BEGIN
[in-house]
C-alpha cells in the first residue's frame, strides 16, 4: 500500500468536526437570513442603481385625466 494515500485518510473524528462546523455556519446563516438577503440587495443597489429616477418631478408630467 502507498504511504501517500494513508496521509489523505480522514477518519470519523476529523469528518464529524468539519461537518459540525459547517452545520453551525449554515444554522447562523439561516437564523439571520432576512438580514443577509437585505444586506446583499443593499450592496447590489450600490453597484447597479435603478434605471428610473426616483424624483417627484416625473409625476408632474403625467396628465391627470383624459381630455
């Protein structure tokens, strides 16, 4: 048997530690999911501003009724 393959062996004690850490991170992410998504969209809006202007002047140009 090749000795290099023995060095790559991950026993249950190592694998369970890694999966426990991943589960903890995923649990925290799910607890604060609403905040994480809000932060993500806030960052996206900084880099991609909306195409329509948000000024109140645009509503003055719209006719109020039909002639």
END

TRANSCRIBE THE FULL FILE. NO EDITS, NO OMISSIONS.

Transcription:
[in-house]
C-alpha cells in the first residue's frame, strides 16, 4: 500500500468536526437570513442603481385625466 494515500485518510473524528462546523455556519446563516438577503440587495443597489429616477418631478408630467 502507498504511504501517500494513508496521509489523505480522514477518519470519523476529523469528518464529524468539519461537518459540525459547517452545520453551525449554515444554522447562523439561516437564523439571520432576512438580514443577509437585505444586506446583499443593499450592496447590489450600490453597484447597479435603478434605471428610473426616483424624483417627484416625473409625476408632474403625467396628465391627470383624459381630455
């Protein structure tokens, strides 16, 4: 048997530690999911501003009724 393959062996004690850490991170992410998504969209809006202007002047140009 090749000795290099023995060095790559991950026993249950190592694998369970890694999966426990991943589960903890995923649990925290799910607890604060609403905040994480809000932060993500806030960052996206900084880099991609909306195409329509948000000024109140645009509503003055719209006719109020039909002639």